The governor Felix was such a man. He had heard Paul’s defense after the Jews accused Paul of sedition and heresy. Felix postponed making a decision about the apostle, and then, after some days, he and his wife Drusilla sent for him and heard him concerning faith in Christ (Acts 24:24).

What happens next is startling.

Paul reasoned with Felix about “righteousness, self-control, and the judgment to come” (vs.25). While we’re not told the exact details of the conversation we could imagine that when Paul spoke of righteousness that he spoke about the merit of Christ and our need to have a righteousness that was not of the law but one that only comes through faith in the person and work of Christ. Such is a theme addressed by Paul quite a few times in his epistles. When he spoke of self-control, he most likely described to Felix what the Christian life looks like. In the midst of a pagan world given to sensual pleasure and satisfaction, the Christian was to find contentment in the One who said, “I will never leave you, nor forsake you” (Heb 13:5). And, as any good Gospel presentation will do, Paul spoke about the judgment to come. This Gospel wasn’t simply an option that Felix had presented to him whereby he could make this life better. The backdrop of the Gospel is the inevitability of death and judgment in light of a lifetime of rebellion against God. The Gospel is not simply an option, it’s the only way for a sinner to be made righteous, escape the torments of the lake of fire, and enjoy glorifying God forever.

What’s startling is – Felix’s response. The rest of verse says, “Felix was afraid and answered, ‘Go away for now; when I have a convenient time I will call for you.'” (vs.25b)

As far as we know… that ‘convenient time’ never came…

When Felix heard Paul speak concerning faith in Christ and righteousness, self-control, and the judgment to come, he was afraid. It would be fair to assume he intellectually understood the Gospel and that he was afraid because he knew, at some level, that he was a sinner that was not right before God. Yet, like many of us have tried to do when we’ve been afraid, he suppressed it, and pushed it to the side. It’s one thing to push aside fears that the Lord tells us not to have, like worrying about tomorrow, or about food and clothing. It’s another thing to push away the fear that we’re supposed to have. The kind that the Scripture calls the beginning of wisdom: “the fear of the LORD”.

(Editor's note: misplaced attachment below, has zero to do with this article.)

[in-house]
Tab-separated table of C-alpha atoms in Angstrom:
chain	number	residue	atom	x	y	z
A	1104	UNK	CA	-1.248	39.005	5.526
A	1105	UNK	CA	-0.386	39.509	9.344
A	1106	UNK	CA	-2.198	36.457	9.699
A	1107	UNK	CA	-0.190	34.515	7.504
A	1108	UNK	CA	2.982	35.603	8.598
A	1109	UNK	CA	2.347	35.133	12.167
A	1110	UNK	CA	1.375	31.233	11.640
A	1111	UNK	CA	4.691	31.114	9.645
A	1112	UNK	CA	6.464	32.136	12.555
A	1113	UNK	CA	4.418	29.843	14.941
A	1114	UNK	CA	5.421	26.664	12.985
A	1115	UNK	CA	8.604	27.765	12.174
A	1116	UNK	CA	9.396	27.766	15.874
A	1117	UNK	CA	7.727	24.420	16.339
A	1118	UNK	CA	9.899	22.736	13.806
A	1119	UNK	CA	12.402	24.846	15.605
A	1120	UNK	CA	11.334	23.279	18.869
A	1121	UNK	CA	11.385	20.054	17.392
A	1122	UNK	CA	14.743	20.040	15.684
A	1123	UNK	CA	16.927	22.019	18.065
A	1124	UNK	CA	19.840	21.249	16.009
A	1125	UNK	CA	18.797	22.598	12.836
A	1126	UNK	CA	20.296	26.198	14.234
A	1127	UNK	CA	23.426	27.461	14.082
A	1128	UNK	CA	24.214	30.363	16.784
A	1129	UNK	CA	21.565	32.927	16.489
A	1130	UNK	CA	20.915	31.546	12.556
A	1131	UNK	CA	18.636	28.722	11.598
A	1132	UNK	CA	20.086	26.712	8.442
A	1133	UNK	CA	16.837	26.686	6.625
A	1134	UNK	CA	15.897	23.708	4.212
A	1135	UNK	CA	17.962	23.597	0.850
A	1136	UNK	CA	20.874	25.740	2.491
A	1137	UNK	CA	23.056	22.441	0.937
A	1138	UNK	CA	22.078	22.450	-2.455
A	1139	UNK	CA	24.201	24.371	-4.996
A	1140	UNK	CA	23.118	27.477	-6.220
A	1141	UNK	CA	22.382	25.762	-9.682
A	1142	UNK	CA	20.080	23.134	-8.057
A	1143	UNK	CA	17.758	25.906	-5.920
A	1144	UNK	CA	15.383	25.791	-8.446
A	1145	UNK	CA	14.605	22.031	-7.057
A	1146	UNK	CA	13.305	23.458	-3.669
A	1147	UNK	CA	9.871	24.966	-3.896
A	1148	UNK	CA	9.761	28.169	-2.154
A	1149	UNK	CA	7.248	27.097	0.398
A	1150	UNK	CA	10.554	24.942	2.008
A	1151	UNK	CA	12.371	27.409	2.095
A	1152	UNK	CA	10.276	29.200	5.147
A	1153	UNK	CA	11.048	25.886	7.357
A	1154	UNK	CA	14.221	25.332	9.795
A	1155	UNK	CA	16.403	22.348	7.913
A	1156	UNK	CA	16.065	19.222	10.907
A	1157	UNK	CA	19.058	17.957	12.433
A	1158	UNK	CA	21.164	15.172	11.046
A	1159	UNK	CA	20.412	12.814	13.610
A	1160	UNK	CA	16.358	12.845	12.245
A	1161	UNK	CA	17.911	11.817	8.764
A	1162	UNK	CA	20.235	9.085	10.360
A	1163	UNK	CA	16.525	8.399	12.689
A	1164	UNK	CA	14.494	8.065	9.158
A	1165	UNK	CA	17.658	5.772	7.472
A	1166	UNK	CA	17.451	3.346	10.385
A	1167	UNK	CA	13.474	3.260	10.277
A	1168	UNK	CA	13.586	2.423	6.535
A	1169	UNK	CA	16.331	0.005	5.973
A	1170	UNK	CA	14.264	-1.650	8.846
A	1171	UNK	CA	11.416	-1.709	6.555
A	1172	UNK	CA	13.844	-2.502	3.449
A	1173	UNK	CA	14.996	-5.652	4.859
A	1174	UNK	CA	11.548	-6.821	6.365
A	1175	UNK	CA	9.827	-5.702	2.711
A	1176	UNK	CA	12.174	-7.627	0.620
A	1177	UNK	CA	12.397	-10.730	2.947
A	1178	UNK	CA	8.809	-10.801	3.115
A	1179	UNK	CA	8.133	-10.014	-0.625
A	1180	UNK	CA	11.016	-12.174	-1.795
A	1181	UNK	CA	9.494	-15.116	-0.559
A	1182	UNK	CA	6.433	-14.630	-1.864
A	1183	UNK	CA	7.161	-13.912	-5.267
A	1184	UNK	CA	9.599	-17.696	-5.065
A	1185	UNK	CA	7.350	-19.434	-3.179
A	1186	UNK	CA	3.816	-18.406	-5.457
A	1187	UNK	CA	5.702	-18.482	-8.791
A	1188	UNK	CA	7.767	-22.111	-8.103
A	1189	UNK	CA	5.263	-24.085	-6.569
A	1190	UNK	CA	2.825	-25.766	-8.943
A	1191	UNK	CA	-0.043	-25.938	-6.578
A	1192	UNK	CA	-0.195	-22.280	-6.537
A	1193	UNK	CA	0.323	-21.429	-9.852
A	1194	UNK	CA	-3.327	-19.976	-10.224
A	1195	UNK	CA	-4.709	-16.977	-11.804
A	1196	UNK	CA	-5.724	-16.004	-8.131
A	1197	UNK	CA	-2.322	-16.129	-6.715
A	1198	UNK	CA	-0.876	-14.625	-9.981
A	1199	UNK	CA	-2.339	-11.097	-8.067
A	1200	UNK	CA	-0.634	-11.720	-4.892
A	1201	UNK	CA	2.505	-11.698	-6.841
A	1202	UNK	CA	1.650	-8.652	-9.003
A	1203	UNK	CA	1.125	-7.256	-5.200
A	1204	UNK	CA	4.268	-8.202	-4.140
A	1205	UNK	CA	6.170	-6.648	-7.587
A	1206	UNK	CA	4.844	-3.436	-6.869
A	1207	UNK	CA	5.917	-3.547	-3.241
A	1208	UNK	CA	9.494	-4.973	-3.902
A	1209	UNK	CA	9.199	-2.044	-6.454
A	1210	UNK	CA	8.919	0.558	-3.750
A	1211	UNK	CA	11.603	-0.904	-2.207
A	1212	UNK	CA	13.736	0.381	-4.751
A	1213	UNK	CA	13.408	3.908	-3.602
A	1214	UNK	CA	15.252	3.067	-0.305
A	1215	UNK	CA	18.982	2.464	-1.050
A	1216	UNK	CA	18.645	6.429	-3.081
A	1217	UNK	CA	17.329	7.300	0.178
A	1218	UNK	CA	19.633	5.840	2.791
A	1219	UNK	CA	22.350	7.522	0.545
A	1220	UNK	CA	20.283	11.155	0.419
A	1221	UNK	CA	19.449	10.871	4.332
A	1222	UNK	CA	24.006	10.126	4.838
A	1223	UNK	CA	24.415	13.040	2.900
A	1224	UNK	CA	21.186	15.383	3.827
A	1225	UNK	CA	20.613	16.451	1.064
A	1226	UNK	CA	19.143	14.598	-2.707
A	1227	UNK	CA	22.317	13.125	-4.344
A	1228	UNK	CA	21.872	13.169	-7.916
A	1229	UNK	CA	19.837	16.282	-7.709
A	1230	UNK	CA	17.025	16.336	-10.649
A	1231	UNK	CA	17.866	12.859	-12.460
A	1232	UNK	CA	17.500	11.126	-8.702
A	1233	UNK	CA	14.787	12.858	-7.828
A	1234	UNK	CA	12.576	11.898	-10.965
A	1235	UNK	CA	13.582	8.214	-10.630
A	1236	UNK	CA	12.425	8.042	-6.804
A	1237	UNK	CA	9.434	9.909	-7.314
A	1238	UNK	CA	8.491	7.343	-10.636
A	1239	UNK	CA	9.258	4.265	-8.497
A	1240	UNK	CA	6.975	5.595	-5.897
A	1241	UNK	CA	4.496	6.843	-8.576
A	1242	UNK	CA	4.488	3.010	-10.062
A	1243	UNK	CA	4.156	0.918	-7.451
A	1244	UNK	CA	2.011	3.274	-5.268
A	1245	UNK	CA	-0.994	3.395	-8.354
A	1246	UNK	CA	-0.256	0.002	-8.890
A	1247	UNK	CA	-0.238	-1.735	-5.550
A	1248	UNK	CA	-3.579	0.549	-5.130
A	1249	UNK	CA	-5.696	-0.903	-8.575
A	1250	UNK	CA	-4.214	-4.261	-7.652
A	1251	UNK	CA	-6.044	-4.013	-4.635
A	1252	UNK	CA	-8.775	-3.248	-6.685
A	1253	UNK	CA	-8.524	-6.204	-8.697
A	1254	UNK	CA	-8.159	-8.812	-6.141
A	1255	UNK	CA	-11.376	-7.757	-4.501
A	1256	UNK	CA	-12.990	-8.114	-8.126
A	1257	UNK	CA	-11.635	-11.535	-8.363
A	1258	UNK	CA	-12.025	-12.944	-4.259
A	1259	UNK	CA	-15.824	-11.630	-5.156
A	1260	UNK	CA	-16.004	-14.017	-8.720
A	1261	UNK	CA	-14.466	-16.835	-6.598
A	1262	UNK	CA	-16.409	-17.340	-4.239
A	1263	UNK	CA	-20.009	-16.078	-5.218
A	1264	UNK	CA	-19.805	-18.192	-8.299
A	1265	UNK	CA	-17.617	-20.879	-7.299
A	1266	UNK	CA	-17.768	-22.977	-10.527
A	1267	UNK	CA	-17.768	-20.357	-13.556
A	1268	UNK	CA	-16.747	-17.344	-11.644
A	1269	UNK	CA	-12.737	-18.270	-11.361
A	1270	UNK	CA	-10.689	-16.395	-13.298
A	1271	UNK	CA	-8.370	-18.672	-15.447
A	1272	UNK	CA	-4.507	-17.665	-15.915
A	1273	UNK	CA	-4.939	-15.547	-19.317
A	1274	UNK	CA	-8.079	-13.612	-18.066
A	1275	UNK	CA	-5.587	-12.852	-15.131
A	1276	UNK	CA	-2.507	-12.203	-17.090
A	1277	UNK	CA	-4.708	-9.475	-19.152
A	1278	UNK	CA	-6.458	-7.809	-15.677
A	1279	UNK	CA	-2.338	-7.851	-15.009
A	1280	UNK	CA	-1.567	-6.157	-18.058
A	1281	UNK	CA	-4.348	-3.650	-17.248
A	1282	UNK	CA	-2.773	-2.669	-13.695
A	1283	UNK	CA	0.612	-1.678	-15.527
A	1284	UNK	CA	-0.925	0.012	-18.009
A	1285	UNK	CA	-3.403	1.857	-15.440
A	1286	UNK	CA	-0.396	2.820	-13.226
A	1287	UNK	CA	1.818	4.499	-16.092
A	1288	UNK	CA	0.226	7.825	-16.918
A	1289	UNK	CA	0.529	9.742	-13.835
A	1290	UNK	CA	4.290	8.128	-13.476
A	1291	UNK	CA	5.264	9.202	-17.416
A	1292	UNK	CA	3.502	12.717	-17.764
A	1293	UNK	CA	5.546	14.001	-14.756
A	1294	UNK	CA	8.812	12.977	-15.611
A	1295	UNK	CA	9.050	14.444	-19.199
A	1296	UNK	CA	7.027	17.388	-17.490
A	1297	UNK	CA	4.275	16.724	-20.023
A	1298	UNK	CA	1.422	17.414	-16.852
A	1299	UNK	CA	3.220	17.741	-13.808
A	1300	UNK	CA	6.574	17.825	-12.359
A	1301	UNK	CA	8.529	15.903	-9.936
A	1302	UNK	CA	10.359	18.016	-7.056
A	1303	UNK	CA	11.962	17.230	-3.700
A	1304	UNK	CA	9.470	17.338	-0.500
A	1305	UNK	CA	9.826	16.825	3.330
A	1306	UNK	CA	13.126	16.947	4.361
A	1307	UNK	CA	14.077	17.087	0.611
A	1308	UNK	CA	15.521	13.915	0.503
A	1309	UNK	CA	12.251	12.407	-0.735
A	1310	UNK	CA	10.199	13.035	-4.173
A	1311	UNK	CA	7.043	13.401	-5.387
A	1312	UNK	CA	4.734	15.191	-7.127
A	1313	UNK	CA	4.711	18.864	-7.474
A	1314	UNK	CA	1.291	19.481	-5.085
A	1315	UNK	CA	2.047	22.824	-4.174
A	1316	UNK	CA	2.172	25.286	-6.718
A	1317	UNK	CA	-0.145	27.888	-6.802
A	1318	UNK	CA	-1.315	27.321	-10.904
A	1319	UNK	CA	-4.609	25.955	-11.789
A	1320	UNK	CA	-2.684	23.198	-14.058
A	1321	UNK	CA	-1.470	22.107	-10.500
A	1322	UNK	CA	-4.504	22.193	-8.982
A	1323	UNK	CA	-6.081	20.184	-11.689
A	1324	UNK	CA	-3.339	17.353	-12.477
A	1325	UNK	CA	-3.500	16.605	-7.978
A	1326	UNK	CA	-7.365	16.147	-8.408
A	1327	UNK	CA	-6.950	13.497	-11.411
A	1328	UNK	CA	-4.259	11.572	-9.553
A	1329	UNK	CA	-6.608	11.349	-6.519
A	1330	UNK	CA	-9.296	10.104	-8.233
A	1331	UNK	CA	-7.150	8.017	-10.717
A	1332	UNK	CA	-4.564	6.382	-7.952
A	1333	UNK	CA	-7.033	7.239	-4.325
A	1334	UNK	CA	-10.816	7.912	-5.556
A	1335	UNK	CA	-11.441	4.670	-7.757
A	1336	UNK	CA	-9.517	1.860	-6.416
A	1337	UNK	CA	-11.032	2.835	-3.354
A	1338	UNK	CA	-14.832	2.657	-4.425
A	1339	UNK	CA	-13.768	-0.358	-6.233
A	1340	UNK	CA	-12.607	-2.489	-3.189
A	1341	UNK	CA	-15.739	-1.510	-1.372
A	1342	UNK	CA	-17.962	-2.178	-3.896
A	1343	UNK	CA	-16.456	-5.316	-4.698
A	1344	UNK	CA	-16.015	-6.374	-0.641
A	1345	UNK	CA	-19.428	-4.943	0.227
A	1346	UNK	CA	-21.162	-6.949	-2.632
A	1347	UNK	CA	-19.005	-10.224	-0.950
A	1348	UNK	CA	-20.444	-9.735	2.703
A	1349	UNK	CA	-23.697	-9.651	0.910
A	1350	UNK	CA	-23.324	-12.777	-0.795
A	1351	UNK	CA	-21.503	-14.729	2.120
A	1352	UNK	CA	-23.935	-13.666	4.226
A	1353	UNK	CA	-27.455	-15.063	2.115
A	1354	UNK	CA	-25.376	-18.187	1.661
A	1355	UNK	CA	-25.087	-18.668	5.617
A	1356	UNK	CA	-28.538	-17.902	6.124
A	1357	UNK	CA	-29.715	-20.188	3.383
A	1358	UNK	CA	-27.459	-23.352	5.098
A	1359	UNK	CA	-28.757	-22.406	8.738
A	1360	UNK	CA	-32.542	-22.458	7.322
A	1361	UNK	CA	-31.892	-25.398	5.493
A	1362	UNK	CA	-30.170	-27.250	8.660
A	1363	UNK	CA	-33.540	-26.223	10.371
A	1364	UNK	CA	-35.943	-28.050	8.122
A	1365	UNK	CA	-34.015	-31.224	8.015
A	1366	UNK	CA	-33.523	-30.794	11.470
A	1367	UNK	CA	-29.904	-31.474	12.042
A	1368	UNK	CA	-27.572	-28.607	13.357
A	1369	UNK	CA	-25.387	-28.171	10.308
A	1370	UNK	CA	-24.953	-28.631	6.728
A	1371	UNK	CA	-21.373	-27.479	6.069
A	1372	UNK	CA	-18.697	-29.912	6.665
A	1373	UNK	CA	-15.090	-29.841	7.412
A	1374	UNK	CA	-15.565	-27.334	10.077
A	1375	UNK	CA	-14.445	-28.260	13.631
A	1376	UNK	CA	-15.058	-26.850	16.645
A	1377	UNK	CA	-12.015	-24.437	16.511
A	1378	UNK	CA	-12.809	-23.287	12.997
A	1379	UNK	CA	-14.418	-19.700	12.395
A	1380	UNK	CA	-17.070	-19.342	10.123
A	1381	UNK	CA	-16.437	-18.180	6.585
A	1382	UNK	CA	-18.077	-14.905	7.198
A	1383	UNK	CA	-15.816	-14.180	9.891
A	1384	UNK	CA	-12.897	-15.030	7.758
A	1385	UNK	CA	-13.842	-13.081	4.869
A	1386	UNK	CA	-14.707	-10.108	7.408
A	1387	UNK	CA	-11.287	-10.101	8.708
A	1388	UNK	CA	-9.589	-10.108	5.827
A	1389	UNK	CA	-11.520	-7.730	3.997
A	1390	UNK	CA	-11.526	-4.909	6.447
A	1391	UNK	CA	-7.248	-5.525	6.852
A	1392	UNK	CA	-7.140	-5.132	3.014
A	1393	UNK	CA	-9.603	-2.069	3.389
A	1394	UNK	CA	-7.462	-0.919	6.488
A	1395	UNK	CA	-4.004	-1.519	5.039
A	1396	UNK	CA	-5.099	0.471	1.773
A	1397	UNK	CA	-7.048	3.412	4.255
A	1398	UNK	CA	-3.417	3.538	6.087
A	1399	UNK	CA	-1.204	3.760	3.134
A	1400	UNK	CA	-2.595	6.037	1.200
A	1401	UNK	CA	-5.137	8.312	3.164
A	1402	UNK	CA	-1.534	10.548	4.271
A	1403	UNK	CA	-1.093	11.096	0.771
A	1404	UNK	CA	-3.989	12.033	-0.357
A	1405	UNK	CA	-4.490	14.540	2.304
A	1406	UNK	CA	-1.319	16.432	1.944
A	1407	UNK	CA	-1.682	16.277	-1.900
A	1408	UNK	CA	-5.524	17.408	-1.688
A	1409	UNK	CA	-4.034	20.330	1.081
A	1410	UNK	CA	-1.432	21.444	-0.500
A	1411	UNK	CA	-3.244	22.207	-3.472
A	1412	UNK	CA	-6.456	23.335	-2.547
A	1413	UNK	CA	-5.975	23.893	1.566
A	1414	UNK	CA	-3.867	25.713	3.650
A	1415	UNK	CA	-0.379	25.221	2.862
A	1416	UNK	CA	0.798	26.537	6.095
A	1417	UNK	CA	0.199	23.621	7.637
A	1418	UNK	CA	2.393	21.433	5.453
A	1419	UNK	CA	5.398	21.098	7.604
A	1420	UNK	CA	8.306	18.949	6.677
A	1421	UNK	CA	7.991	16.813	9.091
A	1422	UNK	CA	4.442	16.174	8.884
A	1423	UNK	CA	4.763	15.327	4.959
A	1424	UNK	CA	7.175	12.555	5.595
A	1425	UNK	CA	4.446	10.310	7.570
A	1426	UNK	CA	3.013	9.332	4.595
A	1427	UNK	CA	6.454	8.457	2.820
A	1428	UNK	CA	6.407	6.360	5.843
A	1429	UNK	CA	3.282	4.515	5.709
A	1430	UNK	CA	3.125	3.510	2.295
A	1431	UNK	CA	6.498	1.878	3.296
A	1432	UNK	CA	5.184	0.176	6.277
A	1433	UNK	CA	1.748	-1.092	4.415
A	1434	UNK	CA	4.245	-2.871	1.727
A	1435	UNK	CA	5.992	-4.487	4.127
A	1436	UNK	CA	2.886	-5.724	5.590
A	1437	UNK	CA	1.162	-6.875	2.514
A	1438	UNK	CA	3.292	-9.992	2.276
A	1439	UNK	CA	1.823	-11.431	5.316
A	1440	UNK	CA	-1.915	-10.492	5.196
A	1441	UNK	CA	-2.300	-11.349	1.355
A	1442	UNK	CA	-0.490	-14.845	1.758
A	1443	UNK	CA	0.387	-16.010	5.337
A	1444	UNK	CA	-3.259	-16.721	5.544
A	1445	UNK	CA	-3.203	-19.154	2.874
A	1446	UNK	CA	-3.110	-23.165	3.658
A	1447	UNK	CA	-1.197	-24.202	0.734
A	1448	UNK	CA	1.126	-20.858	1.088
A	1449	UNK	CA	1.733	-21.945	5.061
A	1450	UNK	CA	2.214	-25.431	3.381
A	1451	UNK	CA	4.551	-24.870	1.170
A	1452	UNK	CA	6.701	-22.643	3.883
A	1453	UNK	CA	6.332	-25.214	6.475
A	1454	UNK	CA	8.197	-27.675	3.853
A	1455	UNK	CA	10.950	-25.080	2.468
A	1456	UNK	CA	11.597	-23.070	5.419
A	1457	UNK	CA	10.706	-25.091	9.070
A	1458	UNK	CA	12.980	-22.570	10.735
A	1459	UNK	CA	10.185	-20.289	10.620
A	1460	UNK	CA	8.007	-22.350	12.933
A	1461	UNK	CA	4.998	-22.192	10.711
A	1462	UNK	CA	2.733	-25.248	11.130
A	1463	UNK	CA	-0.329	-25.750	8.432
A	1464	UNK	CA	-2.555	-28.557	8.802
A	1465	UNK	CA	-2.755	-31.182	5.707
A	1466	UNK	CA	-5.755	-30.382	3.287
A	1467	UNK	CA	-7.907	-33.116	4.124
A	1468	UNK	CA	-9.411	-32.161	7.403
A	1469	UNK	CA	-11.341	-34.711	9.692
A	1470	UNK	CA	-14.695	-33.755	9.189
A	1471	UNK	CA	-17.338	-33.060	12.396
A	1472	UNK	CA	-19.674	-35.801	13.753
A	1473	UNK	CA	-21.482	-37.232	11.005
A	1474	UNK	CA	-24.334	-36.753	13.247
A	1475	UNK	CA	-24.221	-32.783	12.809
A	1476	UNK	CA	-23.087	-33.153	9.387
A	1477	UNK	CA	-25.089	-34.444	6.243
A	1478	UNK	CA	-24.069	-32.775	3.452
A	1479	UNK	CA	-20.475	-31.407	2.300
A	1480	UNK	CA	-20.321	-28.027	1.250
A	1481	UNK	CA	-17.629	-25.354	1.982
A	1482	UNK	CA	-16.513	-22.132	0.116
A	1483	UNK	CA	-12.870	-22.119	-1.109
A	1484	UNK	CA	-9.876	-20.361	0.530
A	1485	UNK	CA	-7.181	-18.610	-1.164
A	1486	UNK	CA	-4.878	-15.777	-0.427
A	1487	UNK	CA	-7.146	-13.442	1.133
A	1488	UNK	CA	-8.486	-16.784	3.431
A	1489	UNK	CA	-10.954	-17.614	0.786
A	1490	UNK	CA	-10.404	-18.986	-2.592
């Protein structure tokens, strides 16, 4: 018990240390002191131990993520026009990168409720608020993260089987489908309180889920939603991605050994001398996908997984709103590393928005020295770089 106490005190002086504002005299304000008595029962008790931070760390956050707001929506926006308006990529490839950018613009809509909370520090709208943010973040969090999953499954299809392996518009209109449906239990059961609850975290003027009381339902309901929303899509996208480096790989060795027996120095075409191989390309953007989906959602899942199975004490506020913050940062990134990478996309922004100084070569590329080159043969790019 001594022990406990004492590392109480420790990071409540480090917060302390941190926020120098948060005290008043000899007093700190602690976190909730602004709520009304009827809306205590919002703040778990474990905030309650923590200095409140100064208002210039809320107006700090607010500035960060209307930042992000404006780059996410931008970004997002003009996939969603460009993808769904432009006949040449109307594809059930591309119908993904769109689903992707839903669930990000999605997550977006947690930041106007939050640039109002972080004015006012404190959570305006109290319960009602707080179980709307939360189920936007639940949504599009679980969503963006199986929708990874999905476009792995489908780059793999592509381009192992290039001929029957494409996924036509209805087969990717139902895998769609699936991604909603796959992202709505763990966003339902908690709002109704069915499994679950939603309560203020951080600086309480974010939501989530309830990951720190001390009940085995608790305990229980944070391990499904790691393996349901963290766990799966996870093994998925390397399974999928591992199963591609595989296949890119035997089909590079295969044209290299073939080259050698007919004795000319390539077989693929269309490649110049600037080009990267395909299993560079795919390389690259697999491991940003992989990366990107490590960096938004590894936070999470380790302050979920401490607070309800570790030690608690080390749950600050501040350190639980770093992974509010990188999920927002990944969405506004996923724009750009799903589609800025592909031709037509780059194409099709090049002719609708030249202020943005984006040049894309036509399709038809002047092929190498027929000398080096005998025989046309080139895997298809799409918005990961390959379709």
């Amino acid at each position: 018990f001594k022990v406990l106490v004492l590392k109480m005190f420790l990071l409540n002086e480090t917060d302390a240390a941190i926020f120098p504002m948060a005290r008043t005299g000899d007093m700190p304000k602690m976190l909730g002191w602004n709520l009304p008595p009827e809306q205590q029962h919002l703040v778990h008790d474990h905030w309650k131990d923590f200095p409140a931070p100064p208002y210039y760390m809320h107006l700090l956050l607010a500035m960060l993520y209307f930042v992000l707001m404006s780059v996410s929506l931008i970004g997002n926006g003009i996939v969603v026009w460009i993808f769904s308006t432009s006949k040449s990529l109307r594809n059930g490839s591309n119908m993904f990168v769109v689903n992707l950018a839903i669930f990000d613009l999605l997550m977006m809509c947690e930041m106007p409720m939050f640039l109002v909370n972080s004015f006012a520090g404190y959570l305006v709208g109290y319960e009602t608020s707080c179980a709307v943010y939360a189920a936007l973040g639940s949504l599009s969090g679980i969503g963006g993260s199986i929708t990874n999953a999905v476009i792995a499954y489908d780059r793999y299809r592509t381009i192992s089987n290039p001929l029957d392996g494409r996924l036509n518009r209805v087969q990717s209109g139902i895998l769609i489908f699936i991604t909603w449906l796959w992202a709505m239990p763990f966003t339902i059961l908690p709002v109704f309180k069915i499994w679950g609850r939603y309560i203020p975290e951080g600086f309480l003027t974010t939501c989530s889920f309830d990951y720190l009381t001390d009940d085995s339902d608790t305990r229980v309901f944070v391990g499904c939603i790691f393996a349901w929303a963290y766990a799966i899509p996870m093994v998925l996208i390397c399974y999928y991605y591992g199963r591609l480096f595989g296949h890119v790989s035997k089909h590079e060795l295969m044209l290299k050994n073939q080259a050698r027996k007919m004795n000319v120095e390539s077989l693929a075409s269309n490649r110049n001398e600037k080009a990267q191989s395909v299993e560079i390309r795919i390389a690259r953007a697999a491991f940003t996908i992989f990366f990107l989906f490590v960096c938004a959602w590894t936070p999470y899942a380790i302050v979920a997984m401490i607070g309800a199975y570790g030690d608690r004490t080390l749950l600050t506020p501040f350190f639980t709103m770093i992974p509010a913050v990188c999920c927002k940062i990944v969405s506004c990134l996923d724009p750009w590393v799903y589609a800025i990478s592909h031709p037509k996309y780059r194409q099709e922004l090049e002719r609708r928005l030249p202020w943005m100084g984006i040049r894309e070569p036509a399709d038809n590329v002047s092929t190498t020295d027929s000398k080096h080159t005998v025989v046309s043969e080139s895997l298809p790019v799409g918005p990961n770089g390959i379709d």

Whatever the case was with Felix, and whatever the internal workings of his mind were, he joined the foolishness of the Athenians who told Paul, “We will hear you again on this matter” (Acts 17:32).

That moment that the Athenians presumed would be there appears to have never happened.

The convenient time Felix appeased his mind by thinking about looks to have never occurred either.

If today, you hear the voice of the Lord saying, as it were, ‘Follow Me’ and ‘Believe the Gospel’, do not join the ranks of Felix and the Athenians, or those in Luke 9:57-62 who said, “I will…. But first….” As it is written, “Behold now is the accepted time; behold, now is the day of salvation” (2 Cor 6:2). Repent and believe in the Lord Jesus Christ and avoid the foolish tragedy of procrastination.